Managing Your Digital Resources with Zotero

Zotero is a tool well known in academic circles. Here I hope to expand its use to people like myself who could use it for personal research interests. It does require the use of the Firefox 3 browser.

Do you scour the Internet for information on a topic that interests you? How do you manage what you find? That's a problem I face as I explore the world crime fiction.

Some of the activities I use the Internet for are

  • compile bibliographies of books by genre using library catalogs and sources such as Amazon

  • make lists of books that I think I want to read

  • find articles on web sites or blogs that discuss an interesting aspect of crime fiction and want to be able to find those articles again

  • find documents, usually in PDF format, that scholars have written about crime fiction that I think I will refer to again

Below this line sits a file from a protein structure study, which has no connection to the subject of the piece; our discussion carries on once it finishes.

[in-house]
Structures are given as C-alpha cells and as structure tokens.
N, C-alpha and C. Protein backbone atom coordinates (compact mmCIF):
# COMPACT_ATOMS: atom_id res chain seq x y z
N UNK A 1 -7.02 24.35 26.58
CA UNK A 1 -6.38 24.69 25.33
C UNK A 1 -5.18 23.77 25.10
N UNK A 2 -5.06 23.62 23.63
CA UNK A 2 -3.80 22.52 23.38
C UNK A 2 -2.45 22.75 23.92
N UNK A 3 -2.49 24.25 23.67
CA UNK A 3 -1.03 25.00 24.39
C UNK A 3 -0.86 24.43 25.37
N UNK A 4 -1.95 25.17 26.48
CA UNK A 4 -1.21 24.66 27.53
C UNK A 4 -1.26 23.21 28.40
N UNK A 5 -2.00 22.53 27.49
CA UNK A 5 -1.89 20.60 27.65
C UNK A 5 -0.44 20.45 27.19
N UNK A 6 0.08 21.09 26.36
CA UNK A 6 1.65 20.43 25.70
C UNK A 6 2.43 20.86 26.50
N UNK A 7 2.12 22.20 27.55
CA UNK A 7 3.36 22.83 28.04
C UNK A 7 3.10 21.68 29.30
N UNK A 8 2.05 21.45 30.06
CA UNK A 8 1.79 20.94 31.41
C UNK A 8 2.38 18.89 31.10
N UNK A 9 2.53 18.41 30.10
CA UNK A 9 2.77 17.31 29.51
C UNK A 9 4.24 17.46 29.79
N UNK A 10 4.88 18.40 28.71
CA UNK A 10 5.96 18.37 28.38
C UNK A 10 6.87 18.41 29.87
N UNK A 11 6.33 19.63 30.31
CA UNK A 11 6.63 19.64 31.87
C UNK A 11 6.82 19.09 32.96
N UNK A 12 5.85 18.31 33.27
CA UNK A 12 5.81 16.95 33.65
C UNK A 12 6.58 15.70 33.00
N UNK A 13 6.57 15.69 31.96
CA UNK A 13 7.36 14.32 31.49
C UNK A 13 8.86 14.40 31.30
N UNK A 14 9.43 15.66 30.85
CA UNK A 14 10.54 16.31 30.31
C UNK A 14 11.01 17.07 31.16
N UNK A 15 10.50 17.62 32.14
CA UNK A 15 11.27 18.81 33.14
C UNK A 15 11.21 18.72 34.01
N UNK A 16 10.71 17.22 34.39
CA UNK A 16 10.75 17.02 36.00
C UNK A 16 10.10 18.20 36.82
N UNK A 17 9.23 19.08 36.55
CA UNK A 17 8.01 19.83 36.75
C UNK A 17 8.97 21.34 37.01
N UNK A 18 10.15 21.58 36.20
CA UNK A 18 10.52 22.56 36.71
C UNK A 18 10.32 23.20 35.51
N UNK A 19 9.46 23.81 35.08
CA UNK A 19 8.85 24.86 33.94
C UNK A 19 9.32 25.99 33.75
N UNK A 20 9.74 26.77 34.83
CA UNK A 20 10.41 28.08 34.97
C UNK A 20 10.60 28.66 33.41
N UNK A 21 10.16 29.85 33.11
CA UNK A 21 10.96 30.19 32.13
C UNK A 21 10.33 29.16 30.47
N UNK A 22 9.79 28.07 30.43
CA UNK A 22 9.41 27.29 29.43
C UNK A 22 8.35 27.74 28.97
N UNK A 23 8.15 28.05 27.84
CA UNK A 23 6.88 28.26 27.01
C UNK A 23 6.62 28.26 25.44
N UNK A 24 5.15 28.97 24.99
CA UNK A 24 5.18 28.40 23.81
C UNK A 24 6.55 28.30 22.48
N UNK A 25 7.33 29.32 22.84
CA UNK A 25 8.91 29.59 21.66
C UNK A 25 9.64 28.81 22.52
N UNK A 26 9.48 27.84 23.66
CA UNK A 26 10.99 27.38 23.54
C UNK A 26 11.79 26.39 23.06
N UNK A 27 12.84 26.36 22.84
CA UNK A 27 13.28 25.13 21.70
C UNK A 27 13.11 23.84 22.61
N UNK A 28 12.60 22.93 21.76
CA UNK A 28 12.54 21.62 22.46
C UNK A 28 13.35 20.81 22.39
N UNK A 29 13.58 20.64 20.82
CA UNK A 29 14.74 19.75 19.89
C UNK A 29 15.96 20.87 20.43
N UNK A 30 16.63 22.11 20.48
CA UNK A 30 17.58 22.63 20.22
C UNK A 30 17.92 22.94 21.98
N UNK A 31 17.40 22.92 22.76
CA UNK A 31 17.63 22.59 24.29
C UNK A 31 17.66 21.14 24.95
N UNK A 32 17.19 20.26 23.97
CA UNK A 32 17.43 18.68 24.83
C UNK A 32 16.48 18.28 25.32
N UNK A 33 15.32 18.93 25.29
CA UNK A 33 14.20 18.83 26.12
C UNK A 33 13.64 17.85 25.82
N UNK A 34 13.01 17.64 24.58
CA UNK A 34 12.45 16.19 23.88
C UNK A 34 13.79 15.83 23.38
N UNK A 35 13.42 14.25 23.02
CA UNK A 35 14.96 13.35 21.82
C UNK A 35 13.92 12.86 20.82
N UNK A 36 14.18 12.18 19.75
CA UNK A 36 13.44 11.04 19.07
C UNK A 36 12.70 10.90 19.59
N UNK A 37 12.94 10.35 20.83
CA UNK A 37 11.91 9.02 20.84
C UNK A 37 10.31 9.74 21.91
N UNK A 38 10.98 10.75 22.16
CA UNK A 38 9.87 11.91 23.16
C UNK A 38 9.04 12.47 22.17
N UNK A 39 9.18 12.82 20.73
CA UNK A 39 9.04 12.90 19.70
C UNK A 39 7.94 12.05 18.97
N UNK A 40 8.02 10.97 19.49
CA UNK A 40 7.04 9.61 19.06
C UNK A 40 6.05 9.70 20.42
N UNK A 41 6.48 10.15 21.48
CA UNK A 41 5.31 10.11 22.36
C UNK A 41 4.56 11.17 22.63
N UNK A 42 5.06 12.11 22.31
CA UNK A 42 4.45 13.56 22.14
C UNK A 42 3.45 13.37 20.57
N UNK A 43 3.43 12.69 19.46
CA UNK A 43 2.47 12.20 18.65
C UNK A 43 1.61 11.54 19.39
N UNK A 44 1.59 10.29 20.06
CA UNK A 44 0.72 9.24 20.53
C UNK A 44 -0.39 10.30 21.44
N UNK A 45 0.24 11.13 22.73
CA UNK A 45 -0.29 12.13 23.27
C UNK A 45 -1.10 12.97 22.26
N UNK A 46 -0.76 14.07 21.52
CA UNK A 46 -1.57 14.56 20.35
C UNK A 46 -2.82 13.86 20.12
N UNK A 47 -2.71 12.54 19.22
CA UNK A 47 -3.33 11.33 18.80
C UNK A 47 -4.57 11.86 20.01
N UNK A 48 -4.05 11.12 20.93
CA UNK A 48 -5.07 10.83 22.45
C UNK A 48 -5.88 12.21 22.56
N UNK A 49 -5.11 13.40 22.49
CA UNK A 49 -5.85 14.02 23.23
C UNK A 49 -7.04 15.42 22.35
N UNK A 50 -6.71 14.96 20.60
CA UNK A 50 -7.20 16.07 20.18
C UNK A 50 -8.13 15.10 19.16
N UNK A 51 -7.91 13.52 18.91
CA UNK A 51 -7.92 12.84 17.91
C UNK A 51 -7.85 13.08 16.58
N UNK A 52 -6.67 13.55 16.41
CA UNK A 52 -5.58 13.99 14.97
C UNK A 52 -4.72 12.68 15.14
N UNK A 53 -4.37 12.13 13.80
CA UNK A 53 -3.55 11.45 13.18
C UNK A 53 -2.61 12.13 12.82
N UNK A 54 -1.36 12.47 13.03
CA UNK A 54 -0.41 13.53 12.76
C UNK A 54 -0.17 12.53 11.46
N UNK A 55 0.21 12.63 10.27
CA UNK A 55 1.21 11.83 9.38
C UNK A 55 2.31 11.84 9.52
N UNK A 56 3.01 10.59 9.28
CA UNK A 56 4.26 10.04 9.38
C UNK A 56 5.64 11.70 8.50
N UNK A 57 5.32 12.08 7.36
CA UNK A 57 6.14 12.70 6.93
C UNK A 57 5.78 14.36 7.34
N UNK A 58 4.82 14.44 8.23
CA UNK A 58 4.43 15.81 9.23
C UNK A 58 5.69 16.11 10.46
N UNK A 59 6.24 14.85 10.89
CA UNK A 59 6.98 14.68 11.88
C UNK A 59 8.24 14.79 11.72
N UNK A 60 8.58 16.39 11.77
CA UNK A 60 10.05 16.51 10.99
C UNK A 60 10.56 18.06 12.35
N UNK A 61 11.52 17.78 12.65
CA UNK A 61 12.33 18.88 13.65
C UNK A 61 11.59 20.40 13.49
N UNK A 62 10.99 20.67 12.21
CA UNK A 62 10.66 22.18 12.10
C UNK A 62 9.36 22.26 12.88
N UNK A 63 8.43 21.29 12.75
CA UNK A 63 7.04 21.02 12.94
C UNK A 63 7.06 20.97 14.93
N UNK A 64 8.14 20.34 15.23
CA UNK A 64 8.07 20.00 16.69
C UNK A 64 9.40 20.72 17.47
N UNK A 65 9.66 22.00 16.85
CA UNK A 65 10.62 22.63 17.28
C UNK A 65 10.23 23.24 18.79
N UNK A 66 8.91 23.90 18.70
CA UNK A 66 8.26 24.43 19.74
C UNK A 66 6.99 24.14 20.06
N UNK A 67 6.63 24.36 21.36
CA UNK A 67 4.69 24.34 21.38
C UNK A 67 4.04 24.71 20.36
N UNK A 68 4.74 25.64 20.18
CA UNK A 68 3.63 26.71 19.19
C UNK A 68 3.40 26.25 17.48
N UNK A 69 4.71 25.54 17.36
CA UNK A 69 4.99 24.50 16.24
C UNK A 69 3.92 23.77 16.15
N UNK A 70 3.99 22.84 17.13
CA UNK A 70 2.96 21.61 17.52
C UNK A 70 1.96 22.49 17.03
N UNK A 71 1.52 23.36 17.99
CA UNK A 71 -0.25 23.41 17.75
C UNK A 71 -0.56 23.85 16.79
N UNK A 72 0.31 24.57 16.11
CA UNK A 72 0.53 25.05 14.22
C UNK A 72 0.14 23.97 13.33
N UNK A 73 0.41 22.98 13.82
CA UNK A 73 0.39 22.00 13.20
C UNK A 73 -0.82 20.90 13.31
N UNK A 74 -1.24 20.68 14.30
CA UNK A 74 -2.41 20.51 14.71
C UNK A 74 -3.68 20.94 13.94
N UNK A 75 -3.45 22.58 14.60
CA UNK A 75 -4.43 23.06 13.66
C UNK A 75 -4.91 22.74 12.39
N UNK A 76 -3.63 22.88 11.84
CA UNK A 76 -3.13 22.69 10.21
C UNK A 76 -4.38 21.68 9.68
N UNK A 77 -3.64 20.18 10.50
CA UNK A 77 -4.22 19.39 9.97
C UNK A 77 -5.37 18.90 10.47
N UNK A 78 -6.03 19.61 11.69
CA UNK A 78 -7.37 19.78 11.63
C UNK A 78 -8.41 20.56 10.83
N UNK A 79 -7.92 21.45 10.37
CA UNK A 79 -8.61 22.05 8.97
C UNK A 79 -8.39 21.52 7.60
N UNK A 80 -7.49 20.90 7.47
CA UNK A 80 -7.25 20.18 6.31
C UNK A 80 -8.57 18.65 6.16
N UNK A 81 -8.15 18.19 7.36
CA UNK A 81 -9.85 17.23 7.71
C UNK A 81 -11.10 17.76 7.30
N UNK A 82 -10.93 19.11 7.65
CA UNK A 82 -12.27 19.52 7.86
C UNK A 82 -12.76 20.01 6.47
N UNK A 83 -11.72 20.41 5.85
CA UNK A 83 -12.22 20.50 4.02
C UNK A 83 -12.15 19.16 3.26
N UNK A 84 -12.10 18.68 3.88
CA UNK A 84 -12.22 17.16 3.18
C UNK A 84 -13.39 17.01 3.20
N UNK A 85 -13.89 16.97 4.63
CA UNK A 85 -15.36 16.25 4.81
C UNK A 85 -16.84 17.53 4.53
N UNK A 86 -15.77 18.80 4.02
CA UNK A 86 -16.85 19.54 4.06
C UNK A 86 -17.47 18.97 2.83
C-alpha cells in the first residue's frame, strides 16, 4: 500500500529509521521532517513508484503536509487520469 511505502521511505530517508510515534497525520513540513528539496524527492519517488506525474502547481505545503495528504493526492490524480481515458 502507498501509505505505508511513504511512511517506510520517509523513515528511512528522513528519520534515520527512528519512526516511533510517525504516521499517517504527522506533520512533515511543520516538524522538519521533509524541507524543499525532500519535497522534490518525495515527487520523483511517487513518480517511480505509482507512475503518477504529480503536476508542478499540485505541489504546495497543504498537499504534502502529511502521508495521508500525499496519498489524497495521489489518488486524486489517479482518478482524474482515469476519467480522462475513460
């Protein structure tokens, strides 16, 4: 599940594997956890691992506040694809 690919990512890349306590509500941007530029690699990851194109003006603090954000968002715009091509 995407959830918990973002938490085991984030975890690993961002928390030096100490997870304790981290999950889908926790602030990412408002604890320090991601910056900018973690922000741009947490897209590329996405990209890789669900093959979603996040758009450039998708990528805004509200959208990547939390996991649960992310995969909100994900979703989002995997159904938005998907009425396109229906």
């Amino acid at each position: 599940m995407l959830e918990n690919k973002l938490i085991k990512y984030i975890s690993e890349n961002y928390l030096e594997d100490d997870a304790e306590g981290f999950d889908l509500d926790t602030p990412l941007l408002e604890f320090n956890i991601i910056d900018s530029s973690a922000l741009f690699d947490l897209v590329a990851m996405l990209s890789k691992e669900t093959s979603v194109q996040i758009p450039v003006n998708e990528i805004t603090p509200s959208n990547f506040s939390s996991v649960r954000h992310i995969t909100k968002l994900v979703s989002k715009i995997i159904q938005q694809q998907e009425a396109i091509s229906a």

• email from authors people with like interests

Two tasks I want to be able to do quickly. First, when I find something I want to be able to record details quickly. Second, I want to be able to find these resources later. How can this information be collected, organized, and retrieved? Browser bookmarks/favorites and social bookmarking sites such as delicious are useful but not as much help in organizing.

The folks at the Center for History and New Media at George Mason University have developed a remarkable FireFox add-on called Zotero that turns your browser into a research management tool. It solves the problem of how to collect and organize research in one place. While Zotero is well known to academics it is certainly useful to anyone who gather information on a subject.